ANALYSIS / Ramon's Settler Evacuation-compensation Bill Is Just Talk

The fact that there is no hint of the millions required to implement bill in 2009 budget speaks for itself.

How do we know if this time, when Vice Premier Haim Ramon presents the cabinet's legislative committee with an evacuation-compensation bill, it's serious? Going through the proposed 2009 budget looking for the part where paying for the evacuation is listed, and when there is no mention of such funding, we turn to the Finance Ministry to see if there is any "extra-budgetary funding" of the kind used in the disengagement. When there is no hint of that either, we know that Ramon has not changed one bit.

The evacuation-compensation initiative was first raised in April 2005 by the One Home movement headed by MKs Avshalom Vilan (Meretz) and Colette Avital (Labor), as well as Benny Raz from the settlement Karnei Shomron. The initiative led to an unusual meeting between people on the left who were interested in evacuating settlements, and settlers who were interested in saving their investment in homes that were losing their value.

In a March 2007 opinion poll held on behalf of One Home, 80 percent of those queried (only Jewish participants) expressed support for the bill. Of the participants in the survey, 58.6 percent believe that there should be no delay in a deal with the Palestinians and that the government must initiate a call for the settlers to move back within the Green Line if they are interested in doing so.

A little less than a year ago, the cabinet's legislative committee discussed a bill put forth by 15 MKs from Labor and Meretz for backing the voluntary evacuation of settlers from settlements in the West Bank. These were settlements on territory meant to be handed over to the Palestinians, according to Prime Minister Ehud Olmert's plan for a permanent-status agreement.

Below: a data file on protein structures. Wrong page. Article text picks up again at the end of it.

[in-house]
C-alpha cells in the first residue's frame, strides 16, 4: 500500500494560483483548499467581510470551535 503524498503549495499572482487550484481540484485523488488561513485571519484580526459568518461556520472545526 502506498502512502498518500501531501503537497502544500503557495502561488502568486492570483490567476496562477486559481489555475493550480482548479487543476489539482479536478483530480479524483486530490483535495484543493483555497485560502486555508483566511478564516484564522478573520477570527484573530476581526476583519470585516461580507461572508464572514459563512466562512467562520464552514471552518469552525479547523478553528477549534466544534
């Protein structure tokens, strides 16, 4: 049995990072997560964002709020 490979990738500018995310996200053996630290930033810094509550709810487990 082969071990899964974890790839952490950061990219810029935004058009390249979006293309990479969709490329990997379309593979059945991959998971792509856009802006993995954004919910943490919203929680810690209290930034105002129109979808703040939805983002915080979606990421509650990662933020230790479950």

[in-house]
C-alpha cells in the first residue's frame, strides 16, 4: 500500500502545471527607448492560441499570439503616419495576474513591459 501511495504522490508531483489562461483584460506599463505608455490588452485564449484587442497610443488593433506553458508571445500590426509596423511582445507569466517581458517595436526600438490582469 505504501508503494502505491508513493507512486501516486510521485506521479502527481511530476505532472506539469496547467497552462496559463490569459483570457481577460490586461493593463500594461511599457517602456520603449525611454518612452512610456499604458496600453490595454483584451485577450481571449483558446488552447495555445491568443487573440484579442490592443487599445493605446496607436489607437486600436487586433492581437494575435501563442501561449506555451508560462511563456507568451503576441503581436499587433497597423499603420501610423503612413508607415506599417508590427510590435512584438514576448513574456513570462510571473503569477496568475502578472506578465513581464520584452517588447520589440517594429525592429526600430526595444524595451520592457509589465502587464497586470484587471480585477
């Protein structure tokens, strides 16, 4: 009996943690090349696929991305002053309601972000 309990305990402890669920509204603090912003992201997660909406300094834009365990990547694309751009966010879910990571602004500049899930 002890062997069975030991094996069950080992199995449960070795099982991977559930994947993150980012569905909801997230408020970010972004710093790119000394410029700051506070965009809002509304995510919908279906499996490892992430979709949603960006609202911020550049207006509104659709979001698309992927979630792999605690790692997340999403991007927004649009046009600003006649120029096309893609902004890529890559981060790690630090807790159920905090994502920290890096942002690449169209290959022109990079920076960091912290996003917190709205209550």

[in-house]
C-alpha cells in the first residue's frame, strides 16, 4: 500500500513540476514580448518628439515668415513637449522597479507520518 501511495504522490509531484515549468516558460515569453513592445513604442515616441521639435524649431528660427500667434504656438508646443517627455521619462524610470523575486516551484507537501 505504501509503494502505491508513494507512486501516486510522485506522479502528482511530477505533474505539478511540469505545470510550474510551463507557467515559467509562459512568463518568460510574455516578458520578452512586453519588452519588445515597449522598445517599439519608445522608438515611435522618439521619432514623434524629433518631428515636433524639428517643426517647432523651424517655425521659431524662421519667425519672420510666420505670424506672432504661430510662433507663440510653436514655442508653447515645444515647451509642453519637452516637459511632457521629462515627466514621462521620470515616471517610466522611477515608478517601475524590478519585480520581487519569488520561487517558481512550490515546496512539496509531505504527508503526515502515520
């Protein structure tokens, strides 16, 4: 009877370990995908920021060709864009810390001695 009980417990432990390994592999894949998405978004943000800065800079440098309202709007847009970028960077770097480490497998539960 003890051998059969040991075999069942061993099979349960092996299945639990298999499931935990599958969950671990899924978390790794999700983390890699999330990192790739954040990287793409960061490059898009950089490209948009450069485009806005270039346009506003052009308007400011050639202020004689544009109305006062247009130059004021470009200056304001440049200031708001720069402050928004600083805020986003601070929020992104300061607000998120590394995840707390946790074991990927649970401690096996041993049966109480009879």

According to the bill, the state will buy and seal the homes of settlers who agree to be evacuated into Israel. The settlers would be compensated based on the size of their home. Upon the signing of a permanent-status agreement, the state would be able to sell these homes.

Yitzhak Herzog was the only minister who voted in favor of the bill.

Minister Ami Ayalon, who set the evacuation-compensation law as a criteria for joining the cabinet, challenged the cabinet's decision. Olmert promised to raise the initiative as part of a government-sponsored bill. The Americans and Europeans see the bill as a first practical step in the right direction.

After the assault from within Kadima and from Shas ministers, Olmert promised that the legislative committee would only discuss the bill. Nonetheless, Ramon, who heads the ministerial committee on the implementation of the Sasson Report on the outposts, has actually made a contribution: He has offered another sign that the negotiations for a permanent-status agreement are just talk.